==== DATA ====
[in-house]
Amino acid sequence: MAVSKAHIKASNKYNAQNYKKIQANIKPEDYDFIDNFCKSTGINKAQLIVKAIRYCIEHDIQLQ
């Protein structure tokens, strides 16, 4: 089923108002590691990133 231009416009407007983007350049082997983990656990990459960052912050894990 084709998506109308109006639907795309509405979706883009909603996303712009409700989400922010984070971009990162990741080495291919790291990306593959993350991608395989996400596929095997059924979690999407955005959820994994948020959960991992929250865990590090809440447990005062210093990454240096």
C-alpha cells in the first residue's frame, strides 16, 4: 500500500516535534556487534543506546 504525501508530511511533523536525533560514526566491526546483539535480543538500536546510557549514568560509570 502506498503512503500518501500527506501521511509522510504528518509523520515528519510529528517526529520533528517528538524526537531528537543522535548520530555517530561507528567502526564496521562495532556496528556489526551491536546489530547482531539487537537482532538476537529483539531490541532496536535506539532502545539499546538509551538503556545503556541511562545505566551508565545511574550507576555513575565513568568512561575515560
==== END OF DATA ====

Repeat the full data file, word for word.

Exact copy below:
[in-house]
Amino acid sequence: MAVSKAHIKASNKYNAQNYKKIQANIKPEDYDFIDNFCKSTGINKAQLIVKAIRYCIEHDIQLQ
């Protein structure tokens, strides 16, 4: 089923108002590691990133 231009416009407007983007350049082997983990656990990459960052912050894990 084709998506109308109006639907795309509405979706883009909603996303712009409700989400922010984070971009990162990741080495291919790291990306593959993350991608395989996400596929095997059924979690999407955005959820994994948020959960991992929250865990590090809440447990005062210093990454240096």
C-alpha cells in the first residue's frame, strides 16, 4: 500500500516535534556487534543506546 504525501508530511511533523536525533560514526566491526546483539535480543538500536546510557549514568560509570 502506498503512503500518501500527506501521511509522510504528518509523520515528519510529528517526529520533528517528538524526537531528537543522535548520530555517530561507528567502526564496521562495532556496528556489526551491536546489530547482531539487537537482532538476537529483539531490541532496536535506539532502545539499546538509551538503556545503556541511562545505566551508565545511574550507576555513575565513568568512561575515560